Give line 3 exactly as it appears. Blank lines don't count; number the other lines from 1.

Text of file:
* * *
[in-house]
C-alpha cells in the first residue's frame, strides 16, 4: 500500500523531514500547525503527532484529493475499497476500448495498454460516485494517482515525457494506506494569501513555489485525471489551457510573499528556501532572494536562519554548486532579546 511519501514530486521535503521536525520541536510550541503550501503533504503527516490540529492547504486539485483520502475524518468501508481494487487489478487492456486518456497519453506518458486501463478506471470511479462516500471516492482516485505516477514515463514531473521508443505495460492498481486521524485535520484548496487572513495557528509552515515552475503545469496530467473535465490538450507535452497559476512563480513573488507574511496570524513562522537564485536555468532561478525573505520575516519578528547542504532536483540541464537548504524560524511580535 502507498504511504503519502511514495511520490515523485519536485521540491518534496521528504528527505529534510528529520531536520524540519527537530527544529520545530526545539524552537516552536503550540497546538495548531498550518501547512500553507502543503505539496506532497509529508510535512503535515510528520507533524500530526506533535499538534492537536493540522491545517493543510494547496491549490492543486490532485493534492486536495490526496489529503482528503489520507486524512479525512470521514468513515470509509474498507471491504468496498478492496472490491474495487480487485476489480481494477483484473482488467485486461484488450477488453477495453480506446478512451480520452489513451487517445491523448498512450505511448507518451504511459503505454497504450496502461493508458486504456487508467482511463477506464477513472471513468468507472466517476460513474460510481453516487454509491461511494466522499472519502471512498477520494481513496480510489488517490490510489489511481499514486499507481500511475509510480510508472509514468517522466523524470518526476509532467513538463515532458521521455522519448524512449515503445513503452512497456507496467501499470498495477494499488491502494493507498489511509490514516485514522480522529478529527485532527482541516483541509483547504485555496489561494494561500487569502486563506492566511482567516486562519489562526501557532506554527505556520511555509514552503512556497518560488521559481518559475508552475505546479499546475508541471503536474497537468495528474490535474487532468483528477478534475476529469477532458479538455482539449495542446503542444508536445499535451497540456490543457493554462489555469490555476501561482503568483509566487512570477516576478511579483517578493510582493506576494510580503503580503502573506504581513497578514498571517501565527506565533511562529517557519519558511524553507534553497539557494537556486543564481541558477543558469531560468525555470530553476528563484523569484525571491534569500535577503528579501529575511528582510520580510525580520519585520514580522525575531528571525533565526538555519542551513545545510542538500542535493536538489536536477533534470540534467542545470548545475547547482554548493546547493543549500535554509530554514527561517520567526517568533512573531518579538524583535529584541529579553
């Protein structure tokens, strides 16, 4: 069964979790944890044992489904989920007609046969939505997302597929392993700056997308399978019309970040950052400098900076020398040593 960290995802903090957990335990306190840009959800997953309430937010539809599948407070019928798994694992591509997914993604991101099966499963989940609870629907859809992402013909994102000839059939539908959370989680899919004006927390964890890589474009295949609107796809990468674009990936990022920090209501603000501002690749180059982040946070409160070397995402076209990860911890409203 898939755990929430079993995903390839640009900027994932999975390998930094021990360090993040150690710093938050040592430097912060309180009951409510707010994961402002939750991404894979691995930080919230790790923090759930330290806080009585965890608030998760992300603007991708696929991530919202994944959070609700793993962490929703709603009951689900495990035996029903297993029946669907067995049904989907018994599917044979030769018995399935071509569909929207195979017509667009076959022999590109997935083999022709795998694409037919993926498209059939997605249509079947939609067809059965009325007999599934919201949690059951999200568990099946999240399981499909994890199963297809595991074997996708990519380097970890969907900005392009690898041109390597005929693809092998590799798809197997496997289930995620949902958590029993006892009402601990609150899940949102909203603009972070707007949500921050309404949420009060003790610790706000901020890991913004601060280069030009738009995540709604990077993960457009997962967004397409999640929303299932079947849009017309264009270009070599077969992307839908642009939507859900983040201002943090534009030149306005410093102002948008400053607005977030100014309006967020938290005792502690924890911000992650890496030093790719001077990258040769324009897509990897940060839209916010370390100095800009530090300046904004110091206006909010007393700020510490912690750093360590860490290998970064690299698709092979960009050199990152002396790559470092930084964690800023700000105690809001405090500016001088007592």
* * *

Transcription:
């Protein structure tokens, strides 16, 4: 069964979790944890044992489904989920007609046969939505997302597929392993700056997308399978019309970040950052400098900076020398040593 960290995802903090957990335990306190840009959800997953309430937010539809599948407070019928798994694992591509997914993604991101099966499963989940609870629907859809992402013909994102000839059939539908959370989680899919004006927390964890890589474009295949609107796809990468674009990936990022920090209501603000501002690749180059982040946070409160070397995402076209990860911890409203 898939755990929430079993995903390839640009900027994932999975390998930094021990360090993040150690710093938050040592430097912060309180009951409510707010994961402002939750991404894979691995930080919230790790923090759930330290806080009585965890608030998760992300603007991708696929991530919202994944959070609700793993962490929703709603009951689900495990035996029903297993029946669907067995049904989907018994599917044979030769018995399935071509569909929207195979017509667009076959022999590109997935083999022709795998694409037919993926498209059939997605249509079947939609067809059965009325007999599934919201949690059951999200568990099946999240399981499909994890199963297809595991074997996708990519380097970890969907900005392009690898041109390597005929693809092998590799798809197997496997289930995620949902958590029993006892009402601990609150899940949102909203603009972070707007949500921050309404949420009060003790610790706000901020890991913004601060280069030009738009995540709604990077993960457009997962967004397409999640929303299932079947849009017309264009270009070599077969992307839908642009939507859900983040201002943090534009030149306005410093102002948008400053607005977030100014309006967020938290005792502690924890911000992650890496030093790719001077990258040769324009897509990897940060839209916010370390100095800009530090300046904004110091206006909010007393700020510490912690750093360590860490290998970064690299698709092979960009050199990152002396790559470092930084964690800023700000105690809001405090500016001088007592």